Science-to-business transition perilous |

Science-to-business transition perilous

John Seelmeyer

Researchers at the University of Nevada, Reno, and the Desert Research Institute carry the hopes of business leaders that today’s laboratory discoveries will become tomorrow’s growth companies that create jobs in northern Nevada.

Among the biggest challenges, say some entrepreneurs who have worked with researchers, is teaching scientists and engineers how to build a profitable company.

Scientific discipline, they say, doesn’t always transfer well to the marketplace.

“They are creating technical excellence. They don’t necessarily have a sense of whether it is going to make a good business,” says Fred Patterson, who created two successful technology companies in Texas before he hit the road to teach business-building skills to scientists and engineers.

Patterson, who will be teaching a one-day class on business planning for engineers and scientists in Reno on July 19, says researchers often have difficult times reaching out for help from experts in marketing, finance, manufacturing and other disciplines that are needed to build a company.

“They tend to have pretty strong egos,” Patterson says. “They don’t want to release control.”

Not everyone shares that perception.

Nicola Kerslake, who worked as entrepreneur in residence at the Nevada Institute for Renewable Energy Commercialization before becoming a vice president of the nonprofit, says it’s equally important for marketing and finance people to learn what researchers are talking about.

And often, Kerslake says, the biggest challenge is teaching science to marketers rather than teaching marketing to scientists.

“As an entrepreneur, you have to be willing to pick up the science,” she says. “You can’t be 100 percent of one or the other.”

She points to Load IQ, a Reno company based on work by Hampden Kuhns and Morien Roberts, two researchers now on entrepreneurial leave from Desert Research Institute.

Load IQ’s founders developed the science essentially, a way for small outfits such as fast-food outlets to monitor energy use appliance-by-appliance then worked with Nevada Institute for Renewable Energy Commercialization to learn the business skills they needed to create a marketable product.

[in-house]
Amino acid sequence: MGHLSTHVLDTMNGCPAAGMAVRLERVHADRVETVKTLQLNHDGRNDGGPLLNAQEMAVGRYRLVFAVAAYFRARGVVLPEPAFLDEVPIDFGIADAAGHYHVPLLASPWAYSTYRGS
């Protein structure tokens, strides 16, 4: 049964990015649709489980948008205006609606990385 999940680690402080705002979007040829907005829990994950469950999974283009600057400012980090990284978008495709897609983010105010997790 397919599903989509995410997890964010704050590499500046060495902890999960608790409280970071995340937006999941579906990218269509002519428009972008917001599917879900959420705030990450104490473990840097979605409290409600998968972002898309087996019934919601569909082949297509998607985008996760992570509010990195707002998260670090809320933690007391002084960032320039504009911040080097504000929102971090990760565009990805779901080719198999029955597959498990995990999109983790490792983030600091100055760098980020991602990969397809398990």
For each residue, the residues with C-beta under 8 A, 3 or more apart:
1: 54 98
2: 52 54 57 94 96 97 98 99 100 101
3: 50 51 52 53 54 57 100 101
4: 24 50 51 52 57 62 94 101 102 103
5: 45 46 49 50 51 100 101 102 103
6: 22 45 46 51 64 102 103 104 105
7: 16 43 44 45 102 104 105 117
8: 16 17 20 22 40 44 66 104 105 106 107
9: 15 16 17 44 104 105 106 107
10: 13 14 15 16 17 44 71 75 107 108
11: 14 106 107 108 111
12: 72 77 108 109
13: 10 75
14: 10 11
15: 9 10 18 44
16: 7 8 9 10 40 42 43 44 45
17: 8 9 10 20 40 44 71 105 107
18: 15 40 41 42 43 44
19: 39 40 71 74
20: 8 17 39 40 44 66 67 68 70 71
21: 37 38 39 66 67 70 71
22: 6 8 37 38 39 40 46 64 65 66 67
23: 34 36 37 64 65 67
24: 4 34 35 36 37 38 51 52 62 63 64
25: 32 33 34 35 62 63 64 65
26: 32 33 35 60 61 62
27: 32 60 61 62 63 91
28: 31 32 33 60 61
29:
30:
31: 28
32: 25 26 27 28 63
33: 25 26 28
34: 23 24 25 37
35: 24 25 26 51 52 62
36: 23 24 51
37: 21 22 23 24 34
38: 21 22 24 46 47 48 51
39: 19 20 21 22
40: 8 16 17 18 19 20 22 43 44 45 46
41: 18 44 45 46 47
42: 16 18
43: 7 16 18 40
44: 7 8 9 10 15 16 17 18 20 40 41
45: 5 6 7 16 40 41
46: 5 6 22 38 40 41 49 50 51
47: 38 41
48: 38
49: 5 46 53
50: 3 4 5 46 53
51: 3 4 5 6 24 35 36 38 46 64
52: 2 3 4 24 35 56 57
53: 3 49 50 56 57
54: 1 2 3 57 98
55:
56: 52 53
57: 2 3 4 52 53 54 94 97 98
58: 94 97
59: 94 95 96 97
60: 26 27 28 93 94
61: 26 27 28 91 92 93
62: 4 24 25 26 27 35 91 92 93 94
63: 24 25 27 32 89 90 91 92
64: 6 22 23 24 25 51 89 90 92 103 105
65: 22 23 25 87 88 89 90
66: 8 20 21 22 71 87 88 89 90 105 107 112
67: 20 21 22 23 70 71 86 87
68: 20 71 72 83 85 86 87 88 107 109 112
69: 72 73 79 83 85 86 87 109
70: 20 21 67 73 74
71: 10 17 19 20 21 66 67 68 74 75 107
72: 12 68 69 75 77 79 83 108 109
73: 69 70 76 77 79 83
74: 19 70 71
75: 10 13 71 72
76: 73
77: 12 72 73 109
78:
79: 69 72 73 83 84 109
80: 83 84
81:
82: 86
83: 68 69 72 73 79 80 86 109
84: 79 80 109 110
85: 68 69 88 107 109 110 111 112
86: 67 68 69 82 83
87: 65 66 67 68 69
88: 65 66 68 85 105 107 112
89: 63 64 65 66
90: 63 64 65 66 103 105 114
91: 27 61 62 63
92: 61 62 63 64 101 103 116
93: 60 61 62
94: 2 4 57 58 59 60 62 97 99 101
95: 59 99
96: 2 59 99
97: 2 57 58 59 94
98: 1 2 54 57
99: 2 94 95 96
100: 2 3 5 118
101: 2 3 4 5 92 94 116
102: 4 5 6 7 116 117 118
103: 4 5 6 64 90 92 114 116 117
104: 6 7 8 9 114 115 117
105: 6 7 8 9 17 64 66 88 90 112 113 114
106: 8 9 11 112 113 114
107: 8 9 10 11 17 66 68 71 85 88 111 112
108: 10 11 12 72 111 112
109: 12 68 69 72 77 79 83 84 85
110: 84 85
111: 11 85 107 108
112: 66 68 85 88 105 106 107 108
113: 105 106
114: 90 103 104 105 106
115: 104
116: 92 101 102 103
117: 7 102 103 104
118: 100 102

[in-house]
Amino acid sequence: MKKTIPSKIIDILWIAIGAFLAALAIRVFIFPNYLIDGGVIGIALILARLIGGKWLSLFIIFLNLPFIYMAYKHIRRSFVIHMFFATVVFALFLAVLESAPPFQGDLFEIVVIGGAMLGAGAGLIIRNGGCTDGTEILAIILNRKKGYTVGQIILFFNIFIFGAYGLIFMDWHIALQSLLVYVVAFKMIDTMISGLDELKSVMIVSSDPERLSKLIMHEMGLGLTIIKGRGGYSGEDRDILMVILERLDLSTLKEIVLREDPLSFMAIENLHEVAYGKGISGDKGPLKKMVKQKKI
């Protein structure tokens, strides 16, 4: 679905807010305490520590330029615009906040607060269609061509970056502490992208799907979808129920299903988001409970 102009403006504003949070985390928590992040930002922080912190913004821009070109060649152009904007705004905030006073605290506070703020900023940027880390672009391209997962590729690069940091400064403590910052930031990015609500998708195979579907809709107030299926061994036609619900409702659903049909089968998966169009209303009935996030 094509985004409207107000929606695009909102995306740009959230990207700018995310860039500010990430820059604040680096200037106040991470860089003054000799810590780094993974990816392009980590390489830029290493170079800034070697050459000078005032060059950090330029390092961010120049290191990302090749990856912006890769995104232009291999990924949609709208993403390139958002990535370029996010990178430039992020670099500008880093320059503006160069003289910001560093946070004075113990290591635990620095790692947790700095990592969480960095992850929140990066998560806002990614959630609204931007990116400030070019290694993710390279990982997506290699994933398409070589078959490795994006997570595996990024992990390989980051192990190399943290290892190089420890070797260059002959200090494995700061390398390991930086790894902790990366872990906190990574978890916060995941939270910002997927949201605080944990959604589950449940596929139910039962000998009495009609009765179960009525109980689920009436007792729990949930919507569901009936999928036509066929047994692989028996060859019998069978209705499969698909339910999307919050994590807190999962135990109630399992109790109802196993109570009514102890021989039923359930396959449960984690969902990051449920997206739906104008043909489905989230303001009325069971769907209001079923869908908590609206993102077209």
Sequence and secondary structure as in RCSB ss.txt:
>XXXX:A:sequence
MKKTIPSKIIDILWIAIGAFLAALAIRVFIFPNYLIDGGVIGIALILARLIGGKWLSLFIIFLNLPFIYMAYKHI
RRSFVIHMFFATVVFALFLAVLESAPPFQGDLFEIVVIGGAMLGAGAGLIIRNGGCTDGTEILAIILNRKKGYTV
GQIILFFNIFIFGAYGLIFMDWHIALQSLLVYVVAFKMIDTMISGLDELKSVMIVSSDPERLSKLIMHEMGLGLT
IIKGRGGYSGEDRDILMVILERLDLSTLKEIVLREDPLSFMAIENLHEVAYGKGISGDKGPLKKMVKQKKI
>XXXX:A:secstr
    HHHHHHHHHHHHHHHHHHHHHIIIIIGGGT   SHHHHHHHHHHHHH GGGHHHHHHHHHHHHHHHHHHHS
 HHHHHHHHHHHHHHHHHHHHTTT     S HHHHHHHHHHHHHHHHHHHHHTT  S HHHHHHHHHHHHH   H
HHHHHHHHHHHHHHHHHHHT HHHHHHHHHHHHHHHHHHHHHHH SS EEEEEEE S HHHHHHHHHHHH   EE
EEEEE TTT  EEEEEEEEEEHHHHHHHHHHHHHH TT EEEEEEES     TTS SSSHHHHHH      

In the meantime, the joined forces with Bhuma Kandula, an experienced entrepreneur who’s heading the marketing strategy of Load IQ and helping the company develop strategic partnerships with bigger companies.

The tensions between science and business likely are declining already, Kerslake says, as engineering schools and business colleges join forces to create hybrid degrees that combine science with a master’s in business.

“That’s a typical profile that venture capitalists are looking for,” she says.

But Ky Good, a longtime engineer who today works on the business side of several startups, says the fundamental mindset of a good researcher often gets in the way of creating a strong business.

Good, the managing director of the C4Cube business incubator in Reno, says scientists and researchers sometimes feel that a product will reflect poorly on their professional reputations unless they include all possible features and polish those features to a high sheen.

“It’s called ‘feature creep,’ and it sometimes will kill the product,” says Good.

He acknowledges that’s difficult for anyone respected researcher or garage tinkerer to let go of a product that’s ready for market even if it doesn’t include every possible improvement.

“It depends whether you are trying to build a hobby or build a business,” he says. “Letting go is very hard to do.”

Some researchers who find it too difficult to let go, Good says, may be happier in a boutique research-and-develop facility that generates ideas that others can develop into market-ready products.

Patterson says even self-aware researchers who understand they will need the help of experts from other business disciplines sometimes struggle with the timing.

They want to make sure marketing and financial expertise is on board when it’s needed, he says, but they don’t want to overload a fragile little company with staff costs before it’s ready to sail.